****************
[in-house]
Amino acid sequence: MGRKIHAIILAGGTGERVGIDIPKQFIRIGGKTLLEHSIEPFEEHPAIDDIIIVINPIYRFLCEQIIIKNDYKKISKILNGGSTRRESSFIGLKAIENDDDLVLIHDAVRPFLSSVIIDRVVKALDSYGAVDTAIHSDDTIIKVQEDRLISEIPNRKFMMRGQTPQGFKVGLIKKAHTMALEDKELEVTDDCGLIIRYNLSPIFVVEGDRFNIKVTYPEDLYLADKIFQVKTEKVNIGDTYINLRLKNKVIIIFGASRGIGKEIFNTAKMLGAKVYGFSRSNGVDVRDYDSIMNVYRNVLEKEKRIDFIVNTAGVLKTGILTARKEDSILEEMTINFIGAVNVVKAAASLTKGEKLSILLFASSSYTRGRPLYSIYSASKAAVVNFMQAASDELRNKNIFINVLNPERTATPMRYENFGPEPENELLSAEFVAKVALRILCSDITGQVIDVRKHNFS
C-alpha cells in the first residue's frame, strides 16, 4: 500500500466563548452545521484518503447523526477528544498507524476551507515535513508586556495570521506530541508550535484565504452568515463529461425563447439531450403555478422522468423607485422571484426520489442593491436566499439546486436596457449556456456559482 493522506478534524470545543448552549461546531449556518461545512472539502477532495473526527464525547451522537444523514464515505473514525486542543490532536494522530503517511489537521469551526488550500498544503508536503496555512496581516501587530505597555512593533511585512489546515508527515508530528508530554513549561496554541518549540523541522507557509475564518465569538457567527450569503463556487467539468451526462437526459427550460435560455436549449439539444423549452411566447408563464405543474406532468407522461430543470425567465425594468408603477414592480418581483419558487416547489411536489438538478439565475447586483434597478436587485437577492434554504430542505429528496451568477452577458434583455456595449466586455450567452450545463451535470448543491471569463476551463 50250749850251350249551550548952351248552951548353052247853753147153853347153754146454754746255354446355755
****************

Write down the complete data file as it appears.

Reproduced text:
[in-house]
Amino acid sequence: MGRKIHAIILAGGTGERVGIDIPKQFIRIGGKTLLEHSIEPFEEHPAIDDIIIVINPIYRFLCEQIIIKNDYKKISKILNGGSTRRESSFIGLKAIENDDDLVLIHDAVRPFLSSVIIDRVVKALDSYGAVDTAIHSDDTIIKVQEDRLISEIPNRKFMMRGQTPQGFKVGLIKKAHTMALEDKELEVTDDCGLIIRYNLSPIFVVEGDRFNIKVTYPEDLYLADKIFQVKTEKVNIGDTYINLRLKNKVIIIFGASRGIGKEIFNTAKMLGAKVYGFSRSNGVDVRDYDSIMNVYRNVLEKEKRIDFIVNTAGVLKTGILTARKEDSILEEMTINFIGAVNVVKAAASLTKGEKLSILLFASSSYTRGRPLYSIYSASKAAVVNFMQAASDELRNKNIFINVLNPERTATPMRYENFGPEPENELLSAEFVAKVALRILCSDITGQVIDVRKHNFS
C-alpha cells in the first residue's frame, strides 16, 4: 500500500466563548452545521484518503447523526477528544498507524476551507515535513508586556495570521506530541508550535484565504452568515463529461425563447439531450403555478422522468423607485422571484426520489442593491436566499439546486436596457449556456456559482 493522506478534524470545543448552549461546531449556518461545512472539502477532495473526527464525547451522537444523514464515505473514525486542543490532536494522530503517511489537521469551526488550500498544503508536503496555512496581516501587530505597555512593533511585512489546515508527515508530528508530554513549561496554541518549540523541522507557509475564518465569538457567527450569503463556487467539468451526462437526459427550460435560455436549449439539444423549452411566447408563464405543474406532468407522461430543470425567465425594468408603477414592480418581483419558487416547489411536489438538478439565475447586483434597478436587485437577492434554504430542505429528496451568477452577458434583455456595449466586455450567452450545463451535470448543491471569463476551463 50250749850251350249551550548952351248552951548353052247853753147153853347153754146454754746255354446355755